samedi 19 mars 2011


TAMEGROUTE is an interesting and unusual village. At first sight, it is basically a group of ksour and kasbahs, wedged tightly together and divided by low, covered passageways with an unremarkable Saturday souk and small potters'co-operative. Despite appearances, it was once the most important settlement in the Draa valley, it appearances, it was once the most important settlement in the Draa valley; it appears on nineteenth-century maps -produced in Europe - as Tamgrat or Tamagrut, surrounded by lesser places whose names have little or no resonance today.
It owes its importance to its ancient and highly prestigious zaouia, which was a seat of learning from the eleventh century and, from the seventeenth century, the base of the Naciri Brotherhood. Founded by Abou Abdallah Mohammed Ben Naceur (an inveterate traveller and revered scholar), this exercised great influence over the Draa tribes until recent decades. Its sheikhs (or holy leaders) were known as the "peacemakers of the desert " and it was they who settled disputes among the ksour and among the caravan traders converging on Zagora from the Sudan. They were missionaries, too, and as late as the 1750s sent envoys to preach to and convent the wilder, animist-minded Berber tribes of the Atlas and Rif.
Arriving in the village, you'll likely be "adopted" by a guide and taken off to see the Zaouia Naciri (8am-12.30pm and 2-6pm daily; donations expected), the entrance to which is on a side-street to the left of the main road (coming from Zagora).If you are not 'adopted' or prefer to explore unaided, look for the tall white minaret to the left of the main road.
The zaouia consists of a marabout (the tomb of Naceur, closed to non-Muslims), a medersa (theological college - still used by up to 80 students, preparing for university) and a small libary, which welcomes non-Muslim visitors and where you will see illuminated korans, some on animal hides, as well as twelfth-century works on mathematics, medicine and history. The sanctuary, as for centuries past, is a refuge for the sick and mentally ill, whom you'll see sitting round in the courtyard; they come in the hope of miraculous cures and/or to be supported by the charity of the brotherhood and other benevolent visitors.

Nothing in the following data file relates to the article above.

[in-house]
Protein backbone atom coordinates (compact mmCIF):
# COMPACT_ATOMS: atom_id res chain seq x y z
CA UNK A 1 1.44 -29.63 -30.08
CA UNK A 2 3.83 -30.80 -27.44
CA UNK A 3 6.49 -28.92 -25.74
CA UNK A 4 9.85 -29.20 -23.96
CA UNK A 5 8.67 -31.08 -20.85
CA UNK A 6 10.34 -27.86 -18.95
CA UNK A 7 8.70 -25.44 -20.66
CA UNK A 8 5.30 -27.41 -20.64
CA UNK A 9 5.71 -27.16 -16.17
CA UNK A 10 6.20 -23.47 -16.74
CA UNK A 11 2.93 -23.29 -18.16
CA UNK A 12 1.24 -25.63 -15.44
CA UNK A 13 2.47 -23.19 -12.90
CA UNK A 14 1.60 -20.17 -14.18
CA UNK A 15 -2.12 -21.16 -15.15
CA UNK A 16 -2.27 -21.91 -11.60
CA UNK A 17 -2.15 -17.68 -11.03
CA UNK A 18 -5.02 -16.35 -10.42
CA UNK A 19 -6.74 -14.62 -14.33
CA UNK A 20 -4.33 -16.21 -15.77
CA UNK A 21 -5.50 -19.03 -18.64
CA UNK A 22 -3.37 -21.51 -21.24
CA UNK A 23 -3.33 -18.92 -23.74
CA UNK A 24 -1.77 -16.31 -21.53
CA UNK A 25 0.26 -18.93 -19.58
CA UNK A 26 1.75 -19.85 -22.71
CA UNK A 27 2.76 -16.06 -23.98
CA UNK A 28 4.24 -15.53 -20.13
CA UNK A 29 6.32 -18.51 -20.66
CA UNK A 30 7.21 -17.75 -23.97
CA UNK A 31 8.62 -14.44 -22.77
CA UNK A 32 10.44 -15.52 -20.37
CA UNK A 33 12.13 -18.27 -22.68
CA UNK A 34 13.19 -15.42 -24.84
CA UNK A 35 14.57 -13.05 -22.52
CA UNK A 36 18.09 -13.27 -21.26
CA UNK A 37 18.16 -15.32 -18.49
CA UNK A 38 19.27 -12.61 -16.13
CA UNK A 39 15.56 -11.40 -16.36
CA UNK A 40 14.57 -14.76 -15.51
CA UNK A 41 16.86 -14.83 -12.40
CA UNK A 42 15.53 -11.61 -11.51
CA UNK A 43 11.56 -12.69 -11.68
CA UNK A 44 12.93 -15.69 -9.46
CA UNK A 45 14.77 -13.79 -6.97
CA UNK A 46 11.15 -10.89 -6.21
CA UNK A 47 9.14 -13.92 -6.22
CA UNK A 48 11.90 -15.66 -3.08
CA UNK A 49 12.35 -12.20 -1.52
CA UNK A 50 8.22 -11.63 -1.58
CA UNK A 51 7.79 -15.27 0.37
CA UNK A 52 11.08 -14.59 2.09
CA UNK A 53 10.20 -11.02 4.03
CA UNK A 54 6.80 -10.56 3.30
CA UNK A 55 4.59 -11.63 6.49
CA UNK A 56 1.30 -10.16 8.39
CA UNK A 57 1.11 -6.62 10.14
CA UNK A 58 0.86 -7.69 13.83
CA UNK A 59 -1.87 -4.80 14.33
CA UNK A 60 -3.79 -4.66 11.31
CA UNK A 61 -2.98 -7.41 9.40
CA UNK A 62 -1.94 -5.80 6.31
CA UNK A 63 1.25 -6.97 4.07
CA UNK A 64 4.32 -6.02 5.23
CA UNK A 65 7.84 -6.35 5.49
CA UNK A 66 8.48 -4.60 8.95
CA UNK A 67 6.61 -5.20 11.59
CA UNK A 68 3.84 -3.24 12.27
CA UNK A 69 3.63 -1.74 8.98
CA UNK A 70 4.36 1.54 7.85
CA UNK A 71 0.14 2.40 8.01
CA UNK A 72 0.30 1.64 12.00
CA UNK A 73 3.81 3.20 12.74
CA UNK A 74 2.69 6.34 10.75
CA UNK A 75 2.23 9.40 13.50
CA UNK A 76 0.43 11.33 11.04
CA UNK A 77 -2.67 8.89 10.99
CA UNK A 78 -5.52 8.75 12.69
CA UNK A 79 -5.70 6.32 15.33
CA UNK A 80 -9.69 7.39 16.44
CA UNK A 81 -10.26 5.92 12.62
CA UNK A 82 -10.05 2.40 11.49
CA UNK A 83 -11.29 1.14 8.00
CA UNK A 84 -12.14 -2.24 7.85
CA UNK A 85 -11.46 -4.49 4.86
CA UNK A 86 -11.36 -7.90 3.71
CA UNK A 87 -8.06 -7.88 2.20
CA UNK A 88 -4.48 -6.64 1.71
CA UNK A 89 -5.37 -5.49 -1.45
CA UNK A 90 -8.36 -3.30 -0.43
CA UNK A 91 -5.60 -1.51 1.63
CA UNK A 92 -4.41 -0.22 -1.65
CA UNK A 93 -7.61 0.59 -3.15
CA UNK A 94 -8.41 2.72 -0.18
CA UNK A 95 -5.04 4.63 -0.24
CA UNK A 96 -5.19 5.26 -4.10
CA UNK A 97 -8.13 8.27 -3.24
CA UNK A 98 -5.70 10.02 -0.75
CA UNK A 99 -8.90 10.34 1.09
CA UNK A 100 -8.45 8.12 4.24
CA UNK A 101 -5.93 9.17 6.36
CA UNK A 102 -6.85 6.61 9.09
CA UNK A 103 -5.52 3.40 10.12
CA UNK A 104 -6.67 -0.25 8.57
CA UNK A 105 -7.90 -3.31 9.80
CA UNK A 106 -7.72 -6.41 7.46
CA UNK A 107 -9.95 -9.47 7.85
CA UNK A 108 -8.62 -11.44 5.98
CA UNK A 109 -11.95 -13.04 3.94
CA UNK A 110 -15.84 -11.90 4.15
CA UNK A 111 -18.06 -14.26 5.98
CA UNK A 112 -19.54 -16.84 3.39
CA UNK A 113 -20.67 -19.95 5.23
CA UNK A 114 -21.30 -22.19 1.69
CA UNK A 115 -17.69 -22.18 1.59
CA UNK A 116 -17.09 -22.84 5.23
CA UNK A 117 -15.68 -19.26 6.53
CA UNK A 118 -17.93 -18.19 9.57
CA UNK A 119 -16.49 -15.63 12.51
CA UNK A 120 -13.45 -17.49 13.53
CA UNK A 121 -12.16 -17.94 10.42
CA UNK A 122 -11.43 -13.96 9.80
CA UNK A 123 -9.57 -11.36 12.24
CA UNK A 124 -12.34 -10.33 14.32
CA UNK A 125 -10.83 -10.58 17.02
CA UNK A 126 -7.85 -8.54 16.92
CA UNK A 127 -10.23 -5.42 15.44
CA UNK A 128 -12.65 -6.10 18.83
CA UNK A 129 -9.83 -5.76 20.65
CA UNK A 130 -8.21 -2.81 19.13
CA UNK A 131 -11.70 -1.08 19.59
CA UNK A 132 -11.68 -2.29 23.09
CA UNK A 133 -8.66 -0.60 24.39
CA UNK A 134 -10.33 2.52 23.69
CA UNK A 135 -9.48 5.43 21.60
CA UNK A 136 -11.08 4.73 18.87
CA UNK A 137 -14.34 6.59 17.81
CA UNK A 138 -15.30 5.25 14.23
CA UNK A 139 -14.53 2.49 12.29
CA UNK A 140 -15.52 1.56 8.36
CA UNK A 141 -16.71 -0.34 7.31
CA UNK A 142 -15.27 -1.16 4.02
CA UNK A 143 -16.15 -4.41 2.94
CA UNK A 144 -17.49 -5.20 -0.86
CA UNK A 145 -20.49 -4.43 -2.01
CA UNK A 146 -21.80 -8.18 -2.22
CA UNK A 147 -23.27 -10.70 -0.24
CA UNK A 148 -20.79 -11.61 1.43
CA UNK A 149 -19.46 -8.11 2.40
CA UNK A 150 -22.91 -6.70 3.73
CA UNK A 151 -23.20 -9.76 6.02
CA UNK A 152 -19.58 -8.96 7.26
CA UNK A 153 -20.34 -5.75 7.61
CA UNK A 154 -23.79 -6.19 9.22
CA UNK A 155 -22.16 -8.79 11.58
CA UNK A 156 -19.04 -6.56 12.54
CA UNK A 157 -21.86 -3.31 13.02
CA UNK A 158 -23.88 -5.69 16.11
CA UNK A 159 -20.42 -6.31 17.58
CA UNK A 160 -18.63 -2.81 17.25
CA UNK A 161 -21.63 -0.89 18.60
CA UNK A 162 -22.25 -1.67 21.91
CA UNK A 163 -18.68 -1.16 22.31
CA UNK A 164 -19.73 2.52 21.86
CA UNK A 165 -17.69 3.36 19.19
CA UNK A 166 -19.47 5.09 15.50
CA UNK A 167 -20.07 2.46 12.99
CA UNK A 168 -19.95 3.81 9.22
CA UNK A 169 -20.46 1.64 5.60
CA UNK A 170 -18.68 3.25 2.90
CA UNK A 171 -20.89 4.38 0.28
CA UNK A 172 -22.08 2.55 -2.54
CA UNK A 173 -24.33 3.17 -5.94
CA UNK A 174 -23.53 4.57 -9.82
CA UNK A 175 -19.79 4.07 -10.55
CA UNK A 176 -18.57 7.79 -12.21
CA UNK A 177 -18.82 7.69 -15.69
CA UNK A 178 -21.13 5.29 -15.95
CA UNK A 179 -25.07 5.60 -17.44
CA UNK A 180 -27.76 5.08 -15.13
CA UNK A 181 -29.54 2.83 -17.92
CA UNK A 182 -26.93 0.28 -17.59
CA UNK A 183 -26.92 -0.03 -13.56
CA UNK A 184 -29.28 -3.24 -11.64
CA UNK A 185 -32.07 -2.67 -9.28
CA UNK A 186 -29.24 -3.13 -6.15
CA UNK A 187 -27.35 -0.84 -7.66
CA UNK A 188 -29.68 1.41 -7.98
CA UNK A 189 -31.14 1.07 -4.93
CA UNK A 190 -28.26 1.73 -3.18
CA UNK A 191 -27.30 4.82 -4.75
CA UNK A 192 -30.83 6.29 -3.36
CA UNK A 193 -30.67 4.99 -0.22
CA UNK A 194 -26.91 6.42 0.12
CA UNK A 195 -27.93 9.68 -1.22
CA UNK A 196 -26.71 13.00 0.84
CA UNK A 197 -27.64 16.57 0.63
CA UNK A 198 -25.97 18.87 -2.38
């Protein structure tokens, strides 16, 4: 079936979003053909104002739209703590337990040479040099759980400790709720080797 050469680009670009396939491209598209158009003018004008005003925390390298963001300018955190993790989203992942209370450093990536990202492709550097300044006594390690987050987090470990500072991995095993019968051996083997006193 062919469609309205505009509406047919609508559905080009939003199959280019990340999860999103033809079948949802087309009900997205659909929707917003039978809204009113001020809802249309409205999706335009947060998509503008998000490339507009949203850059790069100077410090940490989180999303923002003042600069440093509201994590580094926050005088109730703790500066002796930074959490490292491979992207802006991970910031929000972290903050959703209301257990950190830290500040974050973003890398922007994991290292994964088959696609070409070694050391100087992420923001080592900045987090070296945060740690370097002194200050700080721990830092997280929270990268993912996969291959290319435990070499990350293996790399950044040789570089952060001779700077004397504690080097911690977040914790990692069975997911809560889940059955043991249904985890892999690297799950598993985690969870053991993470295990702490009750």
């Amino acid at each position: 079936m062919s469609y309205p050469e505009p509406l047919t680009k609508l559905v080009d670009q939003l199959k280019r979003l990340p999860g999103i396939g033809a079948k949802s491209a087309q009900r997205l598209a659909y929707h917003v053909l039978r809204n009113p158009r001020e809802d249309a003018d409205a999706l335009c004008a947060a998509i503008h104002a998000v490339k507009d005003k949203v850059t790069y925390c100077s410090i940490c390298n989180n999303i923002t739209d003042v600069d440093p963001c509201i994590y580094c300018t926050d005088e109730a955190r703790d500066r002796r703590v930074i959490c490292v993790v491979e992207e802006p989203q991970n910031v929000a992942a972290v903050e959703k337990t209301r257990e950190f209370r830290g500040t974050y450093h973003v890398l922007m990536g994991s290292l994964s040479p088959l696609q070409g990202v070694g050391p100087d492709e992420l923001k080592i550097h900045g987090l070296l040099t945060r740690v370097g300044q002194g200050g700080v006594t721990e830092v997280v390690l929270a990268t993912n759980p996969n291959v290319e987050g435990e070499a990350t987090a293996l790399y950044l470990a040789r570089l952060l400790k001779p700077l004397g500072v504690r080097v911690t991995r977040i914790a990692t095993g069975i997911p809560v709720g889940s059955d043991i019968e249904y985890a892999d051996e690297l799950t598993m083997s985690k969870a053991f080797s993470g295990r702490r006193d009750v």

The library was once the richest in Morocco, containing 40,000 volumes. Most have been dispersed to Koranic Shools round the country, but Tamegroute preserves a number of very early editions of the koran printed on gazelle hide, and some interesting books, including a thirteenth-century algebra primer featuring western Arabic numerals, which, although subsequently dropped in the Arab world, formed the basis of the West's numbers, through the influence of the universities of Moorish Spain.
The potter's cooperative is on the left as you leave Tamegroute travelling towards Tinfou. Visitors are welcome(Mon-Fri, 7am) and there is no pressure to buy. If you want to see the production of pottery in its simplest form, you will find this an ideal opportunity. Do not be surprised to find the green glaze, on finished items, reminiscent of Fes pottery. This is no accident; the founders of the Naciri Brotherhood wanted to develop Tamegroute - to city status, they hoped. Thus, they invited merchants and craftsmen from Fes to settle in Tamgroute. Two families, still working in the pottery, claim Fes forebears.
More recently, in 1995, the pottery enjoyed further patronage, in the form of a state grant to purchase two gas-fired kilns. This is part of a project to revive the fortunes of the Draa valley. You will see elegant bowls thrown from the local clay on a foot-operated wheel and then the sun-dried "biscuit" stacked in seven traditional kilns built into the slop. Spinifex (known locally as jujube) and sagebrush raise the temperature to 1000°C, producing the green-glazed ware in a single firing. The minerals for the glaze colour are found locally (copper) and near Tata (manganese).
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